Olivier Giroud’s homecoming last night couldn’t have gone much better. His new side Arsenal won, and he was afforded a hero’s reception by Montpellier fans when he was substituted with 15 minutes to go, followed off the pitch by the monotonic chant of his name that French crowds habitually reserve for only their most cherished sons.
Having said that, a goal would have been nice. “We scored…I mean we won,” he corrected himself while talking to local reporters after the match. “Obviously I didn’t score,” he smiled with good-natured ruefulness. Giroud might not be the biggest or the most expensive signing that Arsenal have ever made but as he tacitly acknowledged, the lack of a goal will be a monkey on his back until he gets off the mark.
The pressure resting on the France international’s shoulders feels a little strange. In a Premier League context, Arsenal are sometimes seen as the nursery in which the children are encouraged to express themselves in a pressure-free environment. In reality, it’s a million miles away from what Giroud experienced at Montpellier.
A return to the old stomping ground must have brought that change in expectation sharply into focus for Giroud. This season’s difficult start to the Ligue 1 campaign has further convinced the locals of what they already knew to be true; in short, that last season’s title triumph was little short of a miracle. Nobody there is expecting to win the Champions League. They just want to enjoy the moment.
That patience simply doesn’t exist at Arsenal, stoked by the hunger of going without a trophy since 2005 but also by consistent excellence in the Champions League in recent years, even if they’ve never managed to snare the cup with the big ears. Time is of course exactly what Giroud needs, having gone into the league season having played just an hour’s worth of pre-season friendly with his new colleagues.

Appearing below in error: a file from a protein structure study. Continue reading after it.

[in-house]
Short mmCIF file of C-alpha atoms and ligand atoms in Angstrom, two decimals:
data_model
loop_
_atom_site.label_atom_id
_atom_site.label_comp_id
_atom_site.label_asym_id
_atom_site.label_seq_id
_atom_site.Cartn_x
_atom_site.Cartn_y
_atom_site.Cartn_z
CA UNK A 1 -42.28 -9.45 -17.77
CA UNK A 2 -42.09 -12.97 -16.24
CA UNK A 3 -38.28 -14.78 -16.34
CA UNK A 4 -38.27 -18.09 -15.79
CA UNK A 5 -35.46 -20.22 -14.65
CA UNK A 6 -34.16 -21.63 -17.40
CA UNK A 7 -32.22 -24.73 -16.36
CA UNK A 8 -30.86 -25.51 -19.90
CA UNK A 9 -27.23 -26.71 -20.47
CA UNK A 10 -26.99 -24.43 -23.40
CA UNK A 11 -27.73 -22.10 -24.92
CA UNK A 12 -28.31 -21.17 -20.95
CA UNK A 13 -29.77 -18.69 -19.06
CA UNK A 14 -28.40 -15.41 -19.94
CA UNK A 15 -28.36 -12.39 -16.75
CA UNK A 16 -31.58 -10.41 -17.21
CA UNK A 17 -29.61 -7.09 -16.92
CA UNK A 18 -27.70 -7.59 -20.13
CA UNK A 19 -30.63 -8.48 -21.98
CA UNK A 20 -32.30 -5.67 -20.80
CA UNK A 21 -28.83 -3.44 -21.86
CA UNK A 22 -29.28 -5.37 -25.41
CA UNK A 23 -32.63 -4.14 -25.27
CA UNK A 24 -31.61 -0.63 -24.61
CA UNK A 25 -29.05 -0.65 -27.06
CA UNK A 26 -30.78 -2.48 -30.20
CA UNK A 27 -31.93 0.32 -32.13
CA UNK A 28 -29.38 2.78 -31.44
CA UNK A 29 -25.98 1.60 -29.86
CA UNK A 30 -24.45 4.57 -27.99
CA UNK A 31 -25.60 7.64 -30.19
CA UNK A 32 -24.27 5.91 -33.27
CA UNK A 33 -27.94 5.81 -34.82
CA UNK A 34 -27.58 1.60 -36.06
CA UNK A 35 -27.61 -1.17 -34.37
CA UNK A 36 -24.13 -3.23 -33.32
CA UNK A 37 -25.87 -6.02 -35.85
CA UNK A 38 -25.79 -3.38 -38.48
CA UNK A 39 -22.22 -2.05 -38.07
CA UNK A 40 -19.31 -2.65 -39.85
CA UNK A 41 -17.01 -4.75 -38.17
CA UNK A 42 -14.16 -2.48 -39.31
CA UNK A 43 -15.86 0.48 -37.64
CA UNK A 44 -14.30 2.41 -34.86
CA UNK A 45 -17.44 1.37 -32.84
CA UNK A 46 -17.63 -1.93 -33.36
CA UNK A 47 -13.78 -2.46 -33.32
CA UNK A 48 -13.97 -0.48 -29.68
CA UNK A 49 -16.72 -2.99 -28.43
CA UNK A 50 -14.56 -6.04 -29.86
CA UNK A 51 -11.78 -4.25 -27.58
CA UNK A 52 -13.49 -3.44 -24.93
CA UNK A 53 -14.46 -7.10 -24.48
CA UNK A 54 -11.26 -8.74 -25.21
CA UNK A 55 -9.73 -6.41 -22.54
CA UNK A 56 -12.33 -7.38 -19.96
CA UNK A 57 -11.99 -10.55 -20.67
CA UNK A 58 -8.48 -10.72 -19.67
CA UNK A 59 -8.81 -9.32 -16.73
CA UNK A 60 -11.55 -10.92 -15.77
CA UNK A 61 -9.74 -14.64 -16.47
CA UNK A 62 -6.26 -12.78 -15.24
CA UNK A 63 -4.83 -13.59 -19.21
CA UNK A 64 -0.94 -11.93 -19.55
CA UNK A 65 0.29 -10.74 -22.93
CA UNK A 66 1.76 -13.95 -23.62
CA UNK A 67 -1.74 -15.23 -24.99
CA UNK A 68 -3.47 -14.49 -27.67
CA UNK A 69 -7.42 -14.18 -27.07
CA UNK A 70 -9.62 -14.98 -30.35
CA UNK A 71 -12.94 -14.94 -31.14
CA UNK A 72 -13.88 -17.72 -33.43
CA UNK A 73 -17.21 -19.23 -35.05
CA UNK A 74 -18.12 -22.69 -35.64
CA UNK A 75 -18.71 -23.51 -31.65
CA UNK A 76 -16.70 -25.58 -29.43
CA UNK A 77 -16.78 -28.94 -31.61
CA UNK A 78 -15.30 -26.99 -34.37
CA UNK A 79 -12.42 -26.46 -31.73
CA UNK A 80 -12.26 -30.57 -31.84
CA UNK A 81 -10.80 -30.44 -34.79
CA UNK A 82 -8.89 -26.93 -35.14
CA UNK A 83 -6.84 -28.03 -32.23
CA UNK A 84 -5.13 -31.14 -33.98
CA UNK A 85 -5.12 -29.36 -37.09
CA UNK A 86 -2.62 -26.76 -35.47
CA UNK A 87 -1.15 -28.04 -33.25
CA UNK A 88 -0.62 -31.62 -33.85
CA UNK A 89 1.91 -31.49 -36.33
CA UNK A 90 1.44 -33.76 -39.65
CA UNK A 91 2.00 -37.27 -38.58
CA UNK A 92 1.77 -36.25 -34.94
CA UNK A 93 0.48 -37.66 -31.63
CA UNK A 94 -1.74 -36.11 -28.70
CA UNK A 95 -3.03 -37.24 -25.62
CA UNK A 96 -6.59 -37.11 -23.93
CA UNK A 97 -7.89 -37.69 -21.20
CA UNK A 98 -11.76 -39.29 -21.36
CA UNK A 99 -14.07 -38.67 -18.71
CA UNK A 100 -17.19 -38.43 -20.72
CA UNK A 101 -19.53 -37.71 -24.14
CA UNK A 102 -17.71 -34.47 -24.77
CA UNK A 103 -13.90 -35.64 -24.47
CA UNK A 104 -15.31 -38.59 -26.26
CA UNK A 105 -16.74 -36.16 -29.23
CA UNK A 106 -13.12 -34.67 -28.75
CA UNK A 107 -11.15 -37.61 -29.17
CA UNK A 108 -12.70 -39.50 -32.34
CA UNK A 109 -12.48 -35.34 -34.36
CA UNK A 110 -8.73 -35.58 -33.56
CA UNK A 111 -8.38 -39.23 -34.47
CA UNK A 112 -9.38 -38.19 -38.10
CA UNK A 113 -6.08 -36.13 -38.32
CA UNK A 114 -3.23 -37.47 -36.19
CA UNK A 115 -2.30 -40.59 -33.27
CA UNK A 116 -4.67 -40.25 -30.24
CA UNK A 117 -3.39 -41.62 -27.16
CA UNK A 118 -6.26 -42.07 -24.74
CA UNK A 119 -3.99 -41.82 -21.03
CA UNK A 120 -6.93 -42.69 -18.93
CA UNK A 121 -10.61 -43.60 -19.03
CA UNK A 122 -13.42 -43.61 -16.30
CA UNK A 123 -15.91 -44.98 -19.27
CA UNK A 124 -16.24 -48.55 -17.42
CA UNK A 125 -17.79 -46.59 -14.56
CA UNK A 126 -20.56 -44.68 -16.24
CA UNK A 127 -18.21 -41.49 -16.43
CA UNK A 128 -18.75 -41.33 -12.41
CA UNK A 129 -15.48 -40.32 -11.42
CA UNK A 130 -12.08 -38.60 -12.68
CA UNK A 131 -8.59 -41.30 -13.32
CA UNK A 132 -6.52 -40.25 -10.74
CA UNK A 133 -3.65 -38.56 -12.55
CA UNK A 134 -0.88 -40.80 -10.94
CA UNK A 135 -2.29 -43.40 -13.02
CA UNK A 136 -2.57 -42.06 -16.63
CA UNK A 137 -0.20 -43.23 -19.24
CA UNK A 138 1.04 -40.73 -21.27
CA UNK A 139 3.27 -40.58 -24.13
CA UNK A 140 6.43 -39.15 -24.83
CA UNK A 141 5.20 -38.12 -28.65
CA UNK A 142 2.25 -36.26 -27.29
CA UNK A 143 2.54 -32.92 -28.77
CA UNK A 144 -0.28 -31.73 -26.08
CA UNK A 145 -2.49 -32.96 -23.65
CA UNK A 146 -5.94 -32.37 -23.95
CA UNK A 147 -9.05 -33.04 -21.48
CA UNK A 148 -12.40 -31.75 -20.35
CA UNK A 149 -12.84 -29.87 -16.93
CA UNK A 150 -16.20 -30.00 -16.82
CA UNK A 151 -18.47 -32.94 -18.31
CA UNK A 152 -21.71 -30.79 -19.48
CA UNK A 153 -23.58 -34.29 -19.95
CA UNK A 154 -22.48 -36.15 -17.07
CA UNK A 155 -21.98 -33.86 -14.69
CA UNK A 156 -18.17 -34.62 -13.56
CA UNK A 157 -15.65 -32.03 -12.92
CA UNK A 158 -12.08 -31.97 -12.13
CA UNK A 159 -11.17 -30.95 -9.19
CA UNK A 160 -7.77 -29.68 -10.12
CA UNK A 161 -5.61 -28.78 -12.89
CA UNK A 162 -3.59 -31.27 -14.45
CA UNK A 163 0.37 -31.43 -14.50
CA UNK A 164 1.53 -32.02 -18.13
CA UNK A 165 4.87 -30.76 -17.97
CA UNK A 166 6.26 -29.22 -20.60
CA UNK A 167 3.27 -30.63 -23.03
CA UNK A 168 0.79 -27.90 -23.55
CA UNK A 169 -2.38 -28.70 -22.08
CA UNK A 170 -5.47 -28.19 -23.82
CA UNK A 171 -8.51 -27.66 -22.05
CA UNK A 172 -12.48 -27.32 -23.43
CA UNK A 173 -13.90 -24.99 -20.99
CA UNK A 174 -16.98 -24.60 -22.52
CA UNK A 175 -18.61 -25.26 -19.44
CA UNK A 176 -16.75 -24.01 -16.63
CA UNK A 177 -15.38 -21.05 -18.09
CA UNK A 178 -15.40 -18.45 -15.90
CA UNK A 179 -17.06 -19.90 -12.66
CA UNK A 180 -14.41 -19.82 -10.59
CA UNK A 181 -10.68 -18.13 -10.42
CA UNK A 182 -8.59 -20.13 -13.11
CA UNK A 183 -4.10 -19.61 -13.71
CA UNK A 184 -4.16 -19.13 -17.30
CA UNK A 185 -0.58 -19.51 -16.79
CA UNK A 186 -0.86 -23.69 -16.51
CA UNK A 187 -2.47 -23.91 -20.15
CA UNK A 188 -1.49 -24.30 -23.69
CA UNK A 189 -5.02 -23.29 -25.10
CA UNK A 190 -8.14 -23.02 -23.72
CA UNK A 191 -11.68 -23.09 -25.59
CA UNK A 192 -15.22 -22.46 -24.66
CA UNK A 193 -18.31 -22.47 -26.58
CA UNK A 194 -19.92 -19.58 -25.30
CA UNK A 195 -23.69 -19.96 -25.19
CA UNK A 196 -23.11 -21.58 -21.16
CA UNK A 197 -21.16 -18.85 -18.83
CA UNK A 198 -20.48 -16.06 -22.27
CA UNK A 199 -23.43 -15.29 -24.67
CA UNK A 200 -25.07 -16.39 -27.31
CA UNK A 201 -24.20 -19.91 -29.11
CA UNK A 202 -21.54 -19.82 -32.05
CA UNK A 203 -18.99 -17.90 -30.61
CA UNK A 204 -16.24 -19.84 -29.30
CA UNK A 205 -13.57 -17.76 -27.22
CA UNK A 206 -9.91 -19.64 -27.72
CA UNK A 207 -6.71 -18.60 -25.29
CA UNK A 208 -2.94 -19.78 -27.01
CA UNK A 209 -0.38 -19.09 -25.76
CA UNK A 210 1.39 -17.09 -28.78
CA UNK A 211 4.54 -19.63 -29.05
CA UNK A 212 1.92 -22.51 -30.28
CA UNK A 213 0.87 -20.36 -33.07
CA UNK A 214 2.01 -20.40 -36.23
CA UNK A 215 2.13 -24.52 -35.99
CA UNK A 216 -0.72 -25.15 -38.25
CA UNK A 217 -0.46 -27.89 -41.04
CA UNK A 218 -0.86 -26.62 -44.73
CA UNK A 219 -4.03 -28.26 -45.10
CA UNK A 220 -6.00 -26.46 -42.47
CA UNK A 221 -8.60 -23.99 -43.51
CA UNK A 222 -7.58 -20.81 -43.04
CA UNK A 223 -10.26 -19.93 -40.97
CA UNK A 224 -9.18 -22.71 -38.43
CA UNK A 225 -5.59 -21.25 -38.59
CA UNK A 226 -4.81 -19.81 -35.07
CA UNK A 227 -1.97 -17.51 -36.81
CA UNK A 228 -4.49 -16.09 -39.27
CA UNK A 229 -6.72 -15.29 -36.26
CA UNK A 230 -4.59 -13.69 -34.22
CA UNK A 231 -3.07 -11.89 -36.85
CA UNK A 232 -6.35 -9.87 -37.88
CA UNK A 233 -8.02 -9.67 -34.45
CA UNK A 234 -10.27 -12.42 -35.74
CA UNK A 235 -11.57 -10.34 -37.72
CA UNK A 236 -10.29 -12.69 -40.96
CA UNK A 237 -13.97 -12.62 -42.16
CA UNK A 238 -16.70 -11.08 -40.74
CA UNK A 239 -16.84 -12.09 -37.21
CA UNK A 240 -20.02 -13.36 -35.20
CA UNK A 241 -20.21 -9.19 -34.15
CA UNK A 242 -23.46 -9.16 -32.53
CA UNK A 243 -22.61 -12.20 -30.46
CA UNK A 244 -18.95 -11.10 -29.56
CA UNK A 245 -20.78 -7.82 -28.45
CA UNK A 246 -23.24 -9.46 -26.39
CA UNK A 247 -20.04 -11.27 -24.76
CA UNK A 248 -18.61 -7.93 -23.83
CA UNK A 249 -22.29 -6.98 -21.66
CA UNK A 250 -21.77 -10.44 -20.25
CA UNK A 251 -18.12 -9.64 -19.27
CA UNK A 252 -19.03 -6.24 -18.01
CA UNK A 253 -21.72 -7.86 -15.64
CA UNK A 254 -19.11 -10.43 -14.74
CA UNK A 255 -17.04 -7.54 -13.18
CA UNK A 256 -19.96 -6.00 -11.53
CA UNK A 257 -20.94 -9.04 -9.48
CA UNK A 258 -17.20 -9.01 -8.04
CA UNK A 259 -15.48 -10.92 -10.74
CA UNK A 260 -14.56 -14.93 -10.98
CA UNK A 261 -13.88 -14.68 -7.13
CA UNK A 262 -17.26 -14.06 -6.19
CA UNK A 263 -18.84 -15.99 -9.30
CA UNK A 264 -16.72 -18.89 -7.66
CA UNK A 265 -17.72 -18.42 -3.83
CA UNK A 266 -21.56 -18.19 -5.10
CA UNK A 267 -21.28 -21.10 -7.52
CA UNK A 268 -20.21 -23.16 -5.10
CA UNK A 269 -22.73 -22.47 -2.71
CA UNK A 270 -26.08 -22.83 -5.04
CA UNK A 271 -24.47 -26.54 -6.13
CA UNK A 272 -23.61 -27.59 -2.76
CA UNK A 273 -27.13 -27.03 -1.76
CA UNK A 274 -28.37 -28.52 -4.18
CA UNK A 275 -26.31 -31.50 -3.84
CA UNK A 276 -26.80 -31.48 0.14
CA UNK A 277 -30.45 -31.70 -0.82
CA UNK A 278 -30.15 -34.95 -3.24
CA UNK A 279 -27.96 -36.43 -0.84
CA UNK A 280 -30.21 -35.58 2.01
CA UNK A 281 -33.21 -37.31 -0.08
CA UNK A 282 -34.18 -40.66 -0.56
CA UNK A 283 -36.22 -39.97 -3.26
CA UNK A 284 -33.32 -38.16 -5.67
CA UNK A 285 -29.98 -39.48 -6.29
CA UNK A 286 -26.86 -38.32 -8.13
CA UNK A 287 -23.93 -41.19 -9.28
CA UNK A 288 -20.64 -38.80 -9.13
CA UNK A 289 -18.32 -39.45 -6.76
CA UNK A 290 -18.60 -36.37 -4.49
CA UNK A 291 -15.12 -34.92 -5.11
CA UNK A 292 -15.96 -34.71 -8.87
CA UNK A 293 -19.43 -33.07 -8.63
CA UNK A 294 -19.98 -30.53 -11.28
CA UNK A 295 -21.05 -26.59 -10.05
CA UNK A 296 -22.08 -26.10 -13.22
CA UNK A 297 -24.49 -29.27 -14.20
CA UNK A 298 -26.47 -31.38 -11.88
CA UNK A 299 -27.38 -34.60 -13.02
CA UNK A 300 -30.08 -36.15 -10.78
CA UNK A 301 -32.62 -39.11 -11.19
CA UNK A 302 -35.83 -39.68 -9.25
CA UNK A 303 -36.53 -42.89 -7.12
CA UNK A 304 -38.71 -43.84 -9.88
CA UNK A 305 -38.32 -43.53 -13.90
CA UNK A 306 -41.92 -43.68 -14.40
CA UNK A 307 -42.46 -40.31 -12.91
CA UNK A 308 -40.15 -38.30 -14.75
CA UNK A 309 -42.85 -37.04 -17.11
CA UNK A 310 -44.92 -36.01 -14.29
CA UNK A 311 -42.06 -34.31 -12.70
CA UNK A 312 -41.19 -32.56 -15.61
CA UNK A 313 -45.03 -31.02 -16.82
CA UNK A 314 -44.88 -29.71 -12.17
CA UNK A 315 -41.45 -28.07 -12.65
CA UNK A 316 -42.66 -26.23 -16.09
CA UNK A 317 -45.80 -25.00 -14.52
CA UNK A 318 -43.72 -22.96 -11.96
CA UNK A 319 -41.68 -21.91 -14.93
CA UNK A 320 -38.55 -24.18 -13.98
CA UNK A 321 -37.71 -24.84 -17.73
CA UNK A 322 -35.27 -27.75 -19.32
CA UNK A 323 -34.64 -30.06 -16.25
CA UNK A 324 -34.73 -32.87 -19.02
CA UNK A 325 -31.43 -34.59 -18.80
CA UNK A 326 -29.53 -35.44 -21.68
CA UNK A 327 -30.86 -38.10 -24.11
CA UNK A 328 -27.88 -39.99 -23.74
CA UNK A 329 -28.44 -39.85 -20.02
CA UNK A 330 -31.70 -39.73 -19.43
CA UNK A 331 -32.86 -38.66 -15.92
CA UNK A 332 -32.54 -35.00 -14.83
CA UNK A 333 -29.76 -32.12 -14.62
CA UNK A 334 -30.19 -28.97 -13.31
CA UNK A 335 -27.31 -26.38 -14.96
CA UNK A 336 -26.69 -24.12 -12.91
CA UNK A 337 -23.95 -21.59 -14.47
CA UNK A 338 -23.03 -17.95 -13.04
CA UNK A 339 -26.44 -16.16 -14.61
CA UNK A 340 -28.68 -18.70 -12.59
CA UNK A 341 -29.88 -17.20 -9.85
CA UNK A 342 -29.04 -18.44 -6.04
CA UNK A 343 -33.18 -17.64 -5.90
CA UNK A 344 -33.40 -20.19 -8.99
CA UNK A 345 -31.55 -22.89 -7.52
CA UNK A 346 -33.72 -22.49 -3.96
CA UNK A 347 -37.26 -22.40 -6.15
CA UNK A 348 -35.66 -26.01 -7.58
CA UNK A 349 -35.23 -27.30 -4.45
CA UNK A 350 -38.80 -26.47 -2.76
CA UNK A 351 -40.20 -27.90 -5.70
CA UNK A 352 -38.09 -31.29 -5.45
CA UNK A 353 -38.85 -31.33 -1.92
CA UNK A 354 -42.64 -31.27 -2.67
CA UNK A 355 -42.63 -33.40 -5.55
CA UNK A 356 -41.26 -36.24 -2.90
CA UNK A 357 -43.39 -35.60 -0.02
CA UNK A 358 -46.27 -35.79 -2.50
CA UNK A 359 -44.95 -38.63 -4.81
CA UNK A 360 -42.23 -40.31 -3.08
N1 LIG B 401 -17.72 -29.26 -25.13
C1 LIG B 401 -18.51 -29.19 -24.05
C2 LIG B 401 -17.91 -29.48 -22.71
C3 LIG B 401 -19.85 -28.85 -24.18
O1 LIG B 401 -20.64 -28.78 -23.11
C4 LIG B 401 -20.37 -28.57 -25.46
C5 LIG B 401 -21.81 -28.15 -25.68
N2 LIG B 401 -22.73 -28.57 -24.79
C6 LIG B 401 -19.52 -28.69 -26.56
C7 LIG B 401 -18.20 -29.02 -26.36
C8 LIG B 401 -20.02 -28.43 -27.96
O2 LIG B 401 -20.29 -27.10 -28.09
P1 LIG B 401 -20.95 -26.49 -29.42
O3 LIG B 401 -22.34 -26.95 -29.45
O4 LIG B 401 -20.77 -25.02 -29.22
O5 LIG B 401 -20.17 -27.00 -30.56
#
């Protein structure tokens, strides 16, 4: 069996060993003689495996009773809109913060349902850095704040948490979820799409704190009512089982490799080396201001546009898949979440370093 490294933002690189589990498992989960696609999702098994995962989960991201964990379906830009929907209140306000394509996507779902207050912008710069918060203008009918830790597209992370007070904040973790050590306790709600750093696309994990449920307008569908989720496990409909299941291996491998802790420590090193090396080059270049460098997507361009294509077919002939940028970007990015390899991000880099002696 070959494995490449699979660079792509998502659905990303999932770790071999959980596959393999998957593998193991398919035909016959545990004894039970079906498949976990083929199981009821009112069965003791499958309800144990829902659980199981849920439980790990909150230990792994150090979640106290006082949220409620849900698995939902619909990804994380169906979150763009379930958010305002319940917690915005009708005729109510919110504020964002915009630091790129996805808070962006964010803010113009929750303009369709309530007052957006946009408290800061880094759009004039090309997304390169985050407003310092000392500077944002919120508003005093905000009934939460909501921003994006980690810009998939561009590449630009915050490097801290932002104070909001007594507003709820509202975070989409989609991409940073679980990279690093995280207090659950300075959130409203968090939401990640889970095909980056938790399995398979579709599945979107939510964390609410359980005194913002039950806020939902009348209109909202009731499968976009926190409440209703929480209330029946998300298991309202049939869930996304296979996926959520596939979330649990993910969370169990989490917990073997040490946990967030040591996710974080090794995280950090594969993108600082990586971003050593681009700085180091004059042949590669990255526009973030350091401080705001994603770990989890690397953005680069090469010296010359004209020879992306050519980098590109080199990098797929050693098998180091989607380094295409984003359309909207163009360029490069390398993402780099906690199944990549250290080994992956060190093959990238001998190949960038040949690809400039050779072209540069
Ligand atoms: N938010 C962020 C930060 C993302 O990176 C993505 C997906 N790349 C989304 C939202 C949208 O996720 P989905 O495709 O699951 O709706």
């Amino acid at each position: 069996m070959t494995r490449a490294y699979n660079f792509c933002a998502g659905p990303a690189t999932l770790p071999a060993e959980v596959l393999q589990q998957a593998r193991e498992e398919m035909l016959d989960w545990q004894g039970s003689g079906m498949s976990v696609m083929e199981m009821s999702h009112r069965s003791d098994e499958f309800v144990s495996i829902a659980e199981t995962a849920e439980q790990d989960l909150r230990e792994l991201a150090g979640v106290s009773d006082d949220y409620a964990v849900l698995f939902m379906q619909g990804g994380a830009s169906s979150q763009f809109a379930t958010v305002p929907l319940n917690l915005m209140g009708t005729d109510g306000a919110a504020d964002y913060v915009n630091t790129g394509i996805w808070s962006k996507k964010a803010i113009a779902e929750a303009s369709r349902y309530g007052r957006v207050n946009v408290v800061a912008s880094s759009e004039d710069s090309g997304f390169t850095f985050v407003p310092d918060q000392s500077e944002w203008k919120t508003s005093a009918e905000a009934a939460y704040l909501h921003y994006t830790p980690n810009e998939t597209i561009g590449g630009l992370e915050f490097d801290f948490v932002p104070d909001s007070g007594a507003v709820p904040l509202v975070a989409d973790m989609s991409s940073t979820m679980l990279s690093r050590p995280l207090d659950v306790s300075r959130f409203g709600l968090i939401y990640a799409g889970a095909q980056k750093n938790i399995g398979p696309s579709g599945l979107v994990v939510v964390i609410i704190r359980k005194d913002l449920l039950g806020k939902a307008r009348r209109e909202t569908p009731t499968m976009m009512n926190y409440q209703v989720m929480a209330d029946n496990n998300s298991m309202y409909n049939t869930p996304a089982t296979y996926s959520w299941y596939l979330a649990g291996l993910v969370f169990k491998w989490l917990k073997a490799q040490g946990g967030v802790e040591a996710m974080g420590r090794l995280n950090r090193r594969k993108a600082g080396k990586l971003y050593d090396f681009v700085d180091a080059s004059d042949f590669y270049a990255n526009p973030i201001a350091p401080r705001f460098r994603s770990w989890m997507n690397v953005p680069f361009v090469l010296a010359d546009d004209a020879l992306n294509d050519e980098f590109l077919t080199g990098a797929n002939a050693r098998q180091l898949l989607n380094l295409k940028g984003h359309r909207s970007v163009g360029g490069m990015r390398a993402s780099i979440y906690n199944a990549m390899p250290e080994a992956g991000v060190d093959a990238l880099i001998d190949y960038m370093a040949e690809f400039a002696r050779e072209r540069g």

“I’m still lacking a little bit of rhythm,” he told the media last night. There is no doubt that Giroud knows he’s made the right move, but it wouldn’t have been abnormal if he’d felt the odd pang of nostalgia when his old teammates Younes Belhanda and Rémy Cabella were in full flow during the second half. That sort of intuition takes time.
There are signs that it’s in the post. Giroud’s deft pass to play in Lukas Podolski for the equaliser was no surprise to the home crowd – familiar with his creative talents as much as his goalscoring instincts – but it was indicative of how he’s assimilating into Arsenal’s passing and movement. He was also involved in the move that ended with Gervinho striking the winner on his own return to France.
As for the goals – they’ll come. Giroud may have attracted criticism for some of his Premier League misses, but it doesn’t appear as if his confidence has been eroded. The two chances that came and went on his full debut at Stoke, a scissors kick and a chip from long-range, were hit with the swagger of a man used to scoring, when something a little less flashy would have done. It’s nothing to be too pre-occupied with at such an early stage, particularly while Arsenal are going so well.
Moving from the sticks to the city is a leap, but Giroud is adapting. “I saw him speaking English (on the pitch),” Montpellier goalkeeper Geoffrey Joudren told reporters after the game, behind barely-concealed mirth. Giroud’s return home showed how far he’s come already, and that he’s gradually moving to the point where Arsenal need him to be.
Click here to read more from European football expert Andy Brassell.